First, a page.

Cabasse the Pearl Akoya had a bit less treble than other top performers at nominal volumes.

At loud volumes, the lack of bass and low-end extension becomes very evident. And at maximum volume, the bass and low-end becomes almost inaudible compared with the high mids and treble. The top-end portion of the sound spectrum, however, is very clean and pleasant to listen to.

In noisy environments, the device’s performance suffered because of its lack of low midrange and the slight lack of treble.


Cabasse The Pearl Akoya



Bowers & Wilkins Formation Wedge

Best: Bowers & Wilkins Formation Wedge (137)

Our dynamics tests measure how well a device reproduces the energy level of a sound source, taking into account attack, bass precision, and punch.

Playback dynamics comparison

The Pearl Akoya earned an excellent score for dynamics. It demonstrated good attack characteristics at all volumes, but did suffer when extremely dynamic content was played. In that case, attack blurs into the background, and everything occurs at the same volume. Bass precision is good at low and nominal volumes, but the performance is hindered by limiting issues at high levels. Punch is also affected by this same limiting issue in the party use case, even if the overall performance is good. At maximum volume, compression makes bass almost unintelligible.


Cabasse The Pearl Akoya



Bowers & Wilkins Formation Wedge

Best: Bowers & Wilkins Formation Wedge (111)

Our spatial tests measure a speaker’s ability to reproduce stereo sound in all directions, taking into account localizability, balance, wideness, distance, and directivity. Please note that wideness is 0 on mono speakers and on speakers that cannot deliver a significant stereo effect.

Playback spatial comparison

The Pearl Akoya turned in an average performance in the spatial attribute. The speaker has precise localizability and good distance rendering, but suffers in loud environments because of a lack of high end and low mids, which makes voices disappear into background noise.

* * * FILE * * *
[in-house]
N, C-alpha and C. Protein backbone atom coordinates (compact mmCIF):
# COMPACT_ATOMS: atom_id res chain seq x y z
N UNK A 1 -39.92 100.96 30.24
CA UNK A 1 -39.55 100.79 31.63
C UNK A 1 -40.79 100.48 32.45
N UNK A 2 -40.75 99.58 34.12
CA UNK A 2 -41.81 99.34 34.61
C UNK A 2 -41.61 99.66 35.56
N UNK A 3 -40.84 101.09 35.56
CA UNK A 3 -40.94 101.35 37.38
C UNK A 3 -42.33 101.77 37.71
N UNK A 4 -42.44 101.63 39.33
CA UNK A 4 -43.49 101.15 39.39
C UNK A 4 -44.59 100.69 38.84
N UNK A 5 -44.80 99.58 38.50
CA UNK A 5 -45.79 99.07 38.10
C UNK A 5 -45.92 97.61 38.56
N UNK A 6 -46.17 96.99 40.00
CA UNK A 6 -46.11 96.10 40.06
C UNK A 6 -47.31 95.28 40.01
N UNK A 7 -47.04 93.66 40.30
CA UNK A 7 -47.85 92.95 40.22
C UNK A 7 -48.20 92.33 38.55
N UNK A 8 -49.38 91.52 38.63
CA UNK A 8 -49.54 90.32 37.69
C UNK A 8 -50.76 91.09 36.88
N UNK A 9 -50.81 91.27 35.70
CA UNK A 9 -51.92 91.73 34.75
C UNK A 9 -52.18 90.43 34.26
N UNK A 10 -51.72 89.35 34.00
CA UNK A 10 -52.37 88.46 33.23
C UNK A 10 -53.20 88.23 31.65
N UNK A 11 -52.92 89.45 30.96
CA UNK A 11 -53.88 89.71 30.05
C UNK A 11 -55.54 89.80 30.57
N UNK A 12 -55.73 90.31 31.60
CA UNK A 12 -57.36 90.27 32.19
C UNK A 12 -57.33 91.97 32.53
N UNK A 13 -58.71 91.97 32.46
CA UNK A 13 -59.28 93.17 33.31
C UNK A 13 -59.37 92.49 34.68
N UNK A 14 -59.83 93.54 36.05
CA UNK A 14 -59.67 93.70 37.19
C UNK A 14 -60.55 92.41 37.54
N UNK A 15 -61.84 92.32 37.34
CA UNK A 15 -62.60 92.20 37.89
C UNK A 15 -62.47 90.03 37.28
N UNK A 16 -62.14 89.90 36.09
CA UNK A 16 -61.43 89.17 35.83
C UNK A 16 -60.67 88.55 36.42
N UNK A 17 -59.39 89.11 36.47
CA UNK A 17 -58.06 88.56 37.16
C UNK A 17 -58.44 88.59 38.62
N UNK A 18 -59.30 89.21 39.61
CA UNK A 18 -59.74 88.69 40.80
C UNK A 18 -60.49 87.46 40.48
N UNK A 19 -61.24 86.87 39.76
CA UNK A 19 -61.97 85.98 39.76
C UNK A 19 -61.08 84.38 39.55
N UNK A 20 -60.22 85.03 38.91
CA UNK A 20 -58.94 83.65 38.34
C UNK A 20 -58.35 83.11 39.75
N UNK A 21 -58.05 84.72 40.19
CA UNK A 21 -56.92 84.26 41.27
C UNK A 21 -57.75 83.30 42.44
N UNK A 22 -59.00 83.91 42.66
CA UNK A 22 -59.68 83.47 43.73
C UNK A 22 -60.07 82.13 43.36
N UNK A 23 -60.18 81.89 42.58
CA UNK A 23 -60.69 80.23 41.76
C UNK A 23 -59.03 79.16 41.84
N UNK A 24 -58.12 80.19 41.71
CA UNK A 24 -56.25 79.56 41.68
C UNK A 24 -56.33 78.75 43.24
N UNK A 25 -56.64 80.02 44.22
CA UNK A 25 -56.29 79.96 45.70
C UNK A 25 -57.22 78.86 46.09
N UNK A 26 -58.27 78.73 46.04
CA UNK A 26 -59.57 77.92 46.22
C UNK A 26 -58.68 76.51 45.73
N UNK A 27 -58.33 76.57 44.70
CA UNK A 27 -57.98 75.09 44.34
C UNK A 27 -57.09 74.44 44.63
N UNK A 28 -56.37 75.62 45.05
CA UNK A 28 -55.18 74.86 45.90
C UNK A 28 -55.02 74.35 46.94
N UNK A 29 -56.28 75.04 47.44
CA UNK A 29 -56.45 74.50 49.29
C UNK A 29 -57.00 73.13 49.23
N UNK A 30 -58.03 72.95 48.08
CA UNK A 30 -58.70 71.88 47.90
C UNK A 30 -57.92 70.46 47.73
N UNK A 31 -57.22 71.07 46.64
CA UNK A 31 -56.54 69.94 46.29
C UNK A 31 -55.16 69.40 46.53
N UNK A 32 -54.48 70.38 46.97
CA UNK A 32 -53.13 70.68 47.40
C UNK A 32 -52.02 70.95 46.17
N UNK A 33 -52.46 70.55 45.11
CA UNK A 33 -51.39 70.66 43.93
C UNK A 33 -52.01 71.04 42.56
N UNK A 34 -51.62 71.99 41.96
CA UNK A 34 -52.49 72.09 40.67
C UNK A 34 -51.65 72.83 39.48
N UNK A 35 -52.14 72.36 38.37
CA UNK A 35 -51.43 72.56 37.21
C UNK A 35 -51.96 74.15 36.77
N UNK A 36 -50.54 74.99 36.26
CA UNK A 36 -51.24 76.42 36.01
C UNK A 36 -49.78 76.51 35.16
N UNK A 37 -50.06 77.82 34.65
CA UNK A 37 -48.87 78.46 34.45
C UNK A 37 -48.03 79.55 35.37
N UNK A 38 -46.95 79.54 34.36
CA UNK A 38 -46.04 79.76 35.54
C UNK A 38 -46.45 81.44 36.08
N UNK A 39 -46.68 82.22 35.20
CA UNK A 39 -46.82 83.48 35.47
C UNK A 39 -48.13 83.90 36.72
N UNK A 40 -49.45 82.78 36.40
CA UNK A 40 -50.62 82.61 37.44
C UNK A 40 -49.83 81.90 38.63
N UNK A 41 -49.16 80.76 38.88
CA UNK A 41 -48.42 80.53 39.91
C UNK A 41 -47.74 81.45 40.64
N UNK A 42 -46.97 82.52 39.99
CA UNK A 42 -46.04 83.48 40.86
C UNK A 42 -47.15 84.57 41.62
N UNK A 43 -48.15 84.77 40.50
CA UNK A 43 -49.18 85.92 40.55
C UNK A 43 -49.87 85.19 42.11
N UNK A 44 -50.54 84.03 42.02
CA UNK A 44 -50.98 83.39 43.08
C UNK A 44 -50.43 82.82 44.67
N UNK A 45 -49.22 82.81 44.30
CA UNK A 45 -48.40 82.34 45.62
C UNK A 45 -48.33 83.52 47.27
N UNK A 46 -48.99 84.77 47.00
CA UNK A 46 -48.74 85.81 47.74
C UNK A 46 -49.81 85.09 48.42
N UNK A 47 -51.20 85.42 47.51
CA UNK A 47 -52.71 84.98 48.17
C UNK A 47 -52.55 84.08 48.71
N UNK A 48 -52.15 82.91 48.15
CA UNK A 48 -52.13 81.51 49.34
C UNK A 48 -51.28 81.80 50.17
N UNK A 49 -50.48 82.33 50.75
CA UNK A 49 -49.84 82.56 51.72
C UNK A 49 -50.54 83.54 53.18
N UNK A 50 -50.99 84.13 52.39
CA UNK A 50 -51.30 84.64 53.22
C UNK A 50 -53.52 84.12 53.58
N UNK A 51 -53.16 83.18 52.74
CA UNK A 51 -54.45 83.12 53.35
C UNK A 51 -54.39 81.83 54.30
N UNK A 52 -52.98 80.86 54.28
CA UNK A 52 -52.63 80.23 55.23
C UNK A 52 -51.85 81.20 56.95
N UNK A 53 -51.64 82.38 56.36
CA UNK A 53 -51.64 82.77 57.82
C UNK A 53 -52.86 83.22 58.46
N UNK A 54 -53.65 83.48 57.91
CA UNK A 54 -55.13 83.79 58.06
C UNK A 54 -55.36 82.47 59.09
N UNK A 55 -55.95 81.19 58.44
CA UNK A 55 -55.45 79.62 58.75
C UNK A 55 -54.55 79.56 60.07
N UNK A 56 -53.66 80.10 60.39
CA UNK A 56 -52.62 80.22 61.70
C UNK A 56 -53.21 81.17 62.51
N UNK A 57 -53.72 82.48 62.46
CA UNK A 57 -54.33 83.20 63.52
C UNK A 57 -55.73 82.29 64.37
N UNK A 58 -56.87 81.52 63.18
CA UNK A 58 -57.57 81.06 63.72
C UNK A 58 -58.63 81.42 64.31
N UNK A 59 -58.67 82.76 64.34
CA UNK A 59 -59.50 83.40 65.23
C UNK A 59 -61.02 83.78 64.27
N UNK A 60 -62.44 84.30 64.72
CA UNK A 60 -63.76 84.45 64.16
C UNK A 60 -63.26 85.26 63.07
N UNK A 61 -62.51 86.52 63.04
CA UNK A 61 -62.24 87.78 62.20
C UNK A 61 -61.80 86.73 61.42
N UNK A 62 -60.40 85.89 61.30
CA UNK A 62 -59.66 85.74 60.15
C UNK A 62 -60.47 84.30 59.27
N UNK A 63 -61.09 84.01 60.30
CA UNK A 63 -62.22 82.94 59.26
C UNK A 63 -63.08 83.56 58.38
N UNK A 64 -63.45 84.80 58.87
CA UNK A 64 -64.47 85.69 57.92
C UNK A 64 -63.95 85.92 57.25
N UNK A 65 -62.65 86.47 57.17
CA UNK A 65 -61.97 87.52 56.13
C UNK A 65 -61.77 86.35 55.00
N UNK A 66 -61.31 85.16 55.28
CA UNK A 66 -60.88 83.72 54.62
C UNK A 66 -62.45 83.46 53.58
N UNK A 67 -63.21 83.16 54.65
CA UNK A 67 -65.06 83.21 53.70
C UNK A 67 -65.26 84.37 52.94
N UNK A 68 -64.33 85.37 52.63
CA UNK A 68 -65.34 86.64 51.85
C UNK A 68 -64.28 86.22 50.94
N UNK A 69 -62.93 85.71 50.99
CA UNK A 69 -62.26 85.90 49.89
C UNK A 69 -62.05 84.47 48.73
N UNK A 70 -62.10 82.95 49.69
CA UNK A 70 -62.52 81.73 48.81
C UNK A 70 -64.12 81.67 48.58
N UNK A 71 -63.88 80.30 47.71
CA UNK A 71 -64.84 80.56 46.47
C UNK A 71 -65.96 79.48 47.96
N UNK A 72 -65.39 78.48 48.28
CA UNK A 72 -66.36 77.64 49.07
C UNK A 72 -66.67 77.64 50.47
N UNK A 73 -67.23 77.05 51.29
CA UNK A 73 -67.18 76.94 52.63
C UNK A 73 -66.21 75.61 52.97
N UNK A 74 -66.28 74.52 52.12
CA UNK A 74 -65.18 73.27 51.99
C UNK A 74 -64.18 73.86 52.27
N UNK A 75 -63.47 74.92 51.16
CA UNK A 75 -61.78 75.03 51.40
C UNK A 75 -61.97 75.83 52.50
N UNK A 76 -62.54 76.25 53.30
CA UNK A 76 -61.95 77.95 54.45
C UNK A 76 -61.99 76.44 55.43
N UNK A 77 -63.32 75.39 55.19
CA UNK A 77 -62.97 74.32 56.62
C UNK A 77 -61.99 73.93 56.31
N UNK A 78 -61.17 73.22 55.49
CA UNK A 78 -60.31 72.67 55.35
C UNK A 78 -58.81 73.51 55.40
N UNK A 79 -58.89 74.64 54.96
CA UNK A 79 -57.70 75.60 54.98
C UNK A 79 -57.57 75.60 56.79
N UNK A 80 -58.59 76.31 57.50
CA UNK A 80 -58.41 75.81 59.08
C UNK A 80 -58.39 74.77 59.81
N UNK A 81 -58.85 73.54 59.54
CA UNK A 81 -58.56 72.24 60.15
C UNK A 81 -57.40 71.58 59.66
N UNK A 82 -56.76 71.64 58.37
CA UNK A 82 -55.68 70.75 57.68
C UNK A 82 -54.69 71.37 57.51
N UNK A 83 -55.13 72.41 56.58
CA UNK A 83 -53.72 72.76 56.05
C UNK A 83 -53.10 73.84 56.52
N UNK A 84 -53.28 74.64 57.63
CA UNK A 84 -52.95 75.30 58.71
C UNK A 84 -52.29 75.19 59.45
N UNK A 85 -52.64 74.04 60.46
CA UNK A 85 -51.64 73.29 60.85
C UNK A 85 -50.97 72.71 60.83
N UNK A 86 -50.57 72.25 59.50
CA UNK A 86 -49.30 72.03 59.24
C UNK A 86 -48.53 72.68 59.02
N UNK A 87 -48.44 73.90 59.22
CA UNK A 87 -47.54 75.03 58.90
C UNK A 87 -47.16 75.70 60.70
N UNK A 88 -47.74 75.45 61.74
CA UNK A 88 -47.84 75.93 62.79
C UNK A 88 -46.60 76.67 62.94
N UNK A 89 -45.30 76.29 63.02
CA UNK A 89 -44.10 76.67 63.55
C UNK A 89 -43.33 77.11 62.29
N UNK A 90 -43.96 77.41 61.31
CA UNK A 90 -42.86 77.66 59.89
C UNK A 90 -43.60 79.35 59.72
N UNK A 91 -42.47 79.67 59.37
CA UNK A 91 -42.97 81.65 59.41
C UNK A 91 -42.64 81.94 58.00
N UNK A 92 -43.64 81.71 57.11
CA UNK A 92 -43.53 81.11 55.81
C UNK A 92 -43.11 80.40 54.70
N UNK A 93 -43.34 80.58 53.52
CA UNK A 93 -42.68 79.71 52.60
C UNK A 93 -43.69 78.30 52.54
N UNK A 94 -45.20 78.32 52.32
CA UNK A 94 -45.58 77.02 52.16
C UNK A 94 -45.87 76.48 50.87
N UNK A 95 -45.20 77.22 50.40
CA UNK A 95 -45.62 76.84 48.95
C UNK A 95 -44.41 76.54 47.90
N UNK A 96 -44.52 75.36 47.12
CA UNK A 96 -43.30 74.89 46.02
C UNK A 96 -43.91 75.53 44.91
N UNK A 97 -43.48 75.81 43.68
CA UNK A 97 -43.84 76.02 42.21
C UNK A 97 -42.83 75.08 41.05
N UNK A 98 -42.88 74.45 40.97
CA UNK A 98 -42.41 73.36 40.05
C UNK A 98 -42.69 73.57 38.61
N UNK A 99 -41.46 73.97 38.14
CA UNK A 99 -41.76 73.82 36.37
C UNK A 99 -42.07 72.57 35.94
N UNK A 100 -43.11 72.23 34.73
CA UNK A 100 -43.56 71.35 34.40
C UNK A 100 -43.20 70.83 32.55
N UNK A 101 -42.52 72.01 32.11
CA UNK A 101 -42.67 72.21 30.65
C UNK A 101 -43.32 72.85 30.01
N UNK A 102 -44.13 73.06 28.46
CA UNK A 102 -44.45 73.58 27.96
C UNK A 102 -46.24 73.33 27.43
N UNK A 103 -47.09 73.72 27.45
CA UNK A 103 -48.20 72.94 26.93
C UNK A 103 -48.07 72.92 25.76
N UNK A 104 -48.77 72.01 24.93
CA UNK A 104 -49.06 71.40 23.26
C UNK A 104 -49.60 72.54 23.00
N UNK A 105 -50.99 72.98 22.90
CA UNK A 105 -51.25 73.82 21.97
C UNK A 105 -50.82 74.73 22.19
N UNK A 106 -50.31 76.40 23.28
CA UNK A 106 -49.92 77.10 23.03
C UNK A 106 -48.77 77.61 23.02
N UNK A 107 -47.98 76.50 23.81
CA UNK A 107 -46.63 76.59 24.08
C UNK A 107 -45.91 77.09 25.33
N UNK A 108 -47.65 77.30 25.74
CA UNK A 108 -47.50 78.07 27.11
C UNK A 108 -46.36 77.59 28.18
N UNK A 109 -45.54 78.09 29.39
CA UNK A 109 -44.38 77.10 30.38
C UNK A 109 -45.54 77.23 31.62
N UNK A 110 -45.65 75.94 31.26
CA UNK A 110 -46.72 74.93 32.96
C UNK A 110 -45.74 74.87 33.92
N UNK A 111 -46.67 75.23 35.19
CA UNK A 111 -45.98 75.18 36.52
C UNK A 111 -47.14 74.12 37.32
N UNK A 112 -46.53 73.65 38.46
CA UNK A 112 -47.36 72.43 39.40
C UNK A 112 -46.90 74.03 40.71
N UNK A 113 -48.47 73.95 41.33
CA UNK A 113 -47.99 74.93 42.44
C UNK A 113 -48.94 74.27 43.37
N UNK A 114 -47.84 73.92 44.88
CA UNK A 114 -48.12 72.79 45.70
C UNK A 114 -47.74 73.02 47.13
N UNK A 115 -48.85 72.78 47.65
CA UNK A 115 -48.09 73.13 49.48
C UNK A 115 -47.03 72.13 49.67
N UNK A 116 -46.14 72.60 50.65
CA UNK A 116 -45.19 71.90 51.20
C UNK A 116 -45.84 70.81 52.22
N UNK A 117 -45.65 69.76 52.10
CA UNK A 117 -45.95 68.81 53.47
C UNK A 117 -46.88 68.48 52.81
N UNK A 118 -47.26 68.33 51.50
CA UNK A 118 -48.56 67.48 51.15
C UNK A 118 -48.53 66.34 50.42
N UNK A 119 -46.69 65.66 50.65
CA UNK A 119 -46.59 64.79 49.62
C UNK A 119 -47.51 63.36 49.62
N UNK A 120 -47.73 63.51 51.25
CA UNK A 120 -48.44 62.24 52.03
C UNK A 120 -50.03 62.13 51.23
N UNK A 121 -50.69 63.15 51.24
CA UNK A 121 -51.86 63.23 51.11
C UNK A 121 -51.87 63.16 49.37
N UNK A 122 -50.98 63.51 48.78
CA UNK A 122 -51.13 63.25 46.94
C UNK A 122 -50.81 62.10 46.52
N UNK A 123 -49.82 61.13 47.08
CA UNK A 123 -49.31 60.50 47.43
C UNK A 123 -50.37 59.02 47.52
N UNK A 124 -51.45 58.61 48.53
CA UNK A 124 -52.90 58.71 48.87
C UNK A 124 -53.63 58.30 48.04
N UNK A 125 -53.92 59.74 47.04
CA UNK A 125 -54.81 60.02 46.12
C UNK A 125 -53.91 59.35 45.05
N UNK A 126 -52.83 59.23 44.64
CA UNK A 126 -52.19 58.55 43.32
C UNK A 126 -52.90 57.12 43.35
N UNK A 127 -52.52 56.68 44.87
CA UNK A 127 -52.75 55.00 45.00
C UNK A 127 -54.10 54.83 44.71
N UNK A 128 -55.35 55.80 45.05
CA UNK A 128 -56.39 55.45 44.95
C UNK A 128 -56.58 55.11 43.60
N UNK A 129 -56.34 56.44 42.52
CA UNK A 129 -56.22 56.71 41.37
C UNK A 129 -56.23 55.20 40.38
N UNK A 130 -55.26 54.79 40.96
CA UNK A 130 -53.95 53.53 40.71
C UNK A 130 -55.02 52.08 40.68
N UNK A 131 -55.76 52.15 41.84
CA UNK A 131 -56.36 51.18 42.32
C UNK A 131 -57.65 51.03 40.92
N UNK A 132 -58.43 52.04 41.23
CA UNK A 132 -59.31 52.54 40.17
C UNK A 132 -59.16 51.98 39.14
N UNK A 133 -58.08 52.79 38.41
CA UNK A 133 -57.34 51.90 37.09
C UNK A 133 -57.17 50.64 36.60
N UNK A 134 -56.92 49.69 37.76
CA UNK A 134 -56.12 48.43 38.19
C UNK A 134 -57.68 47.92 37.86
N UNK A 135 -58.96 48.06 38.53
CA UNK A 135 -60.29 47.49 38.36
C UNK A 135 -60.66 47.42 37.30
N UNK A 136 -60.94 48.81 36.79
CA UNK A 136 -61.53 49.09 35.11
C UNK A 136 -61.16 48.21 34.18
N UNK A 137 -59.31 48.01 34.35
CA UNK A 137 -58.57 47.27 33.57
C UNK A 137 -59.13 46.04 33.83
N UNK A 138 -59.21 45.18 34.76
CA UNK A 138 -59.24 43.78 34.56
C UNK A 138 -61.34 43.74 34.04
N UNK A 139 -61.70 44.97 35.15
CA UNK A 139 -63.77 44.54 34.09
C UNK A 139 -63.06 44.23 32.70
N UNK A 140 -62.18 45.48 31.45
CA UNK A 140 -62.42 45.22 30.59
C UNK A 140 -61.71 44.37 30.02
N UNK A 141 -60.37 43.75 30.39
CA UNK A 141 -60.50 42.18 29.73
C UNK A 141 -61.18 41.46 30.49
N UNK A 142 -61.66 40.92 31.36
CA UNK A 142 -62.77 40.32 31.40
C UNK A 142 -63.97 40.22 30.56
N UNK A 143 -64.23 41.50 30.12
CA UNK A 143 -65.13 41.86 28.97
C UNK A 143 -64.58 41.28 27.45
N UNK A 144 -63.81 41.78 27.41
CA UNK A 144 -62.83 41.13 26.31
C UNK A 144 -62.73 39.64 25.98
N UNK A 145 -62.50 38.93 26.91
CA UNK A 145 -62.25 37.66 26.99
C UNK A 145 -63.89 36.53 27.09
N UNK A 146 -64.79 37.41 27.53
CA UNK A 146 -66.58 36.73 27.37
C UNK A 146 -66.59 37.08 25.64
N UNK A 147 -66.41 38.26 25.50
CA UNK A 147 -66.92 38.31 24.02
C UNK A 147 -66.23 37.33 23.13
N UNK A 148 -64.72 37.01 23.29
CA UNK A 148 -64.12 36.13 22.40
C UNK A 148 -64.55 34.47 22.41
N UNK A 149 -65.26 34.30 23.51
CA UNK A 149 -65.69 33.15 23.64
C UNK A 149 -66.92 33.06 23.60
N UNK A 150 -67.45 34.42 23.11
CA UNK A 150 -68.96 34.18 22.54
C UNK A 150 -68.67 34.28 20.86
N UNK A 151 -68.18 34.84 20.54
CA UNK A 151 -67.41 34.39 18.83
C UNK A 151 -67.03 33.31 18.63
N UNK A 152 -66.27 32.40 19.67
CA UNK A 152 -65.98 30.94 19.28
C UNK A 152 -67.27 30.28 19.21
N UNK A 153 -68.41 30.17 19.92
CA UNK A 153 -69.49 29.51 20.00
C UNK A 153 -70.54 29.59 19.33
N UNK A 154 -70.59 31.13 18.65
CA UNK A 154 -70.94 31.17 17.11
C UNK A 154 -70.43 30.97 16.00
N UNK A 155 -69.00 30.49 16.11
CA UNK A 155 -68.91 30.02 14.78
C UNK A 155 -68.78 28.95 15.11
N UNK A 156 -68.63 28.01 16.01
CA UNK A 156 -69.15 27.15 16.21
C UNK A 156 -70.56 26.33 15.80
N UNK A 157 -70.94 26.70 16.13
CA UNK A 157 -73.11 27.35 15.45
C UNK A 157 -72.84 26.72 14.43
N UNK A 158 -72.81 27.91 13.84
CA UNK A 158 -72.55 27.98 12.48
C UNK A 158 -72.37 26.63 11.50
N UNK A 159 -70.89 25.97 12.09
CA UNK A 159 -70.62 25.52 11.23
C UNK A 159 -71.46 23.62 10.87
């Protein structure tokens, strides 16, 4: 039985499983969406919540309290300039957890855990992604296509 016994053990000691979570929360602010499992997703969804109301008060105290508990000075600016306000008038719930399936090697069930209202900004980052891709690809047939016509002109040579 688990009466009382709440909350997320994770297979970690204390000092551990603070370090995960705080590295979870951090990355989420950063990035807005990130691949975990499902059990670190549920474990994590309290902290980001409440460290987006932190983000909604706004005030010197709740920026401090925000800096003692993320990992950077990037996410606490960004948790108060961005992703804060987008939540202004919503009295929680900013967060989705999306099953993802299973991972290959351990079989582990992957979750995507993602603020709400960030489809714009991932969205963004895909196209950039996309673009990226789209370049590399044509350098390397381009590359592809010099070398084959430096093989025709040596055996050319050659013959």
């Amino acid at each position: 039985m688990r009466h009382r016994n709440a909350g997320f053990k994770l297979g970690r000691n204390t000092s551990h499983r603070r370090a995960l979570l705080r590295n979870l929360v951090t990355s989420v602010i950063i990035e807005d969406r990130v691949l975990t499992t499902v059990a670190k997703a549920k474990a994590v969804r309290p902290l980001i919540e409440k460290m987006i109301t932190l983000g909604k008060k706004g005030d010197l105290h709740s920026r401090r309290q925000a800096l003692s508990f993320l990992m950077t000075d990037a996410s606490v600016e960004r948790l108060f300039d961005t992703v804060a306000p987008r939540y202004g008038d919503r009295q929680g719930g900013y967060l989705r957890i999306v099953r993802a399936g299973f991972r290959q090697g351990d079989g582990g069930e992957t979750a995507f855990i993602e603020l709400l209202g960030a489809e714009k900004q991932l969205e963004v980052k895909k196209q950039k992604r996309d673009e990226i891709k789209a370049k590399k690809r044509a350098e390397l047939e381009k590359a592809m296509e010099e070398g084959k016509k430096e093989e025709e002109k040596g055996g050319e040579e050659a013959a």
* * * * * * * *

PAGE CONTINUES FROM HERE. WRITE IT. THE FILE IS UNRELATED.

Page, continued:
The Pearl Akoya is mono, so it received a 0 for wideness. Because of the design of the device, with a front-firing treble speaker and a rear-firing bass speaker, directivity performance is very limited. The speaker didn’t do well in 360-degree testing because of inconsistent tonal balance.

Cabasse the Pearl Akoya can be paired with a second device to create stereo sound; otherwise it’s mono, with no wideness.


Cabasse The Pearl Akoya



Yandex Station

Best: Yandex Station (136)

Our volume tests measure both the maximum loudness a speaker is able to produce and how smoothly volume increases and decreases based on user input.

Playback volume comparison

Playback volume consistency comparison

The Pearl Akoya earned an average score for volume performance. The volume consistency, in fact, was below average. The last three volume steps are virtually the same, as you can see in the chart above. Considering the size of the Pearl Akoya, the maximum volume was good.

Cabasse the Pearl Akoya has an input jack.

Here are a few sound pressure levels (SPL) we measured when playing our sample recordings of hip-hop and classical music at maximum volume:

Correlated Pink Noise Uncorrelated Pink Noise Hip-Hop Classical Latin Asian Pop
Cabasse The Pearl Akoya 86.9 dBA 84.2 dBA 85 dBA 76.2 dBA 86.9 dBA 77.9 dBA
Devialet Phantom II 98 dB Opéra De Paris 87.9 dBA 87.4 dBA 84.3 dBA 77.8 dBA 86.4 dBA 77.7 dBA
Naim Mu-so 2nd Generation 90 dBA 86.8 dBA 87 dBA 81.3 dBA 87.3 dBA 82.8 dBA


Cabasse The Pearl Akoya



Sonos Five

Best: Sonos Five (133)

Our artifacts tests measure how much source audio is distorted when played back, along with such other sound artifacts as noise, pumping effects, and clipping. Distortion and other artifacts can occur both because of sound processing and because of the quality of the speakers.

Playback artifacts comparison

Cabasse the Pearl Akoya earned an excellent score for the artifacts attribute. No disturbing artifacts were perceived, but a serious amount of compression is present on the low end with the speaker at high volume or when reproducing dynamic content.

Playback total harmonic distortion

Listening to Cabasse the Pearl Akoya while relaxing.


Low-end limiting had a big impact on the bass performance of the Pearl Akoya — the louder the volume, the more limited the bass, and at full volume, bass was almost inaudible. Volume consistency was another issue; the last three volume steps are the same. Nevertheless, with excellent midrange and treble performances at almost all volumes, great attack at all volumes, and good localizability and distance, Cabasse The Pearl Akoya is deservedly among the elite performers in our database of premium home wireless speakers.

Chris Welsch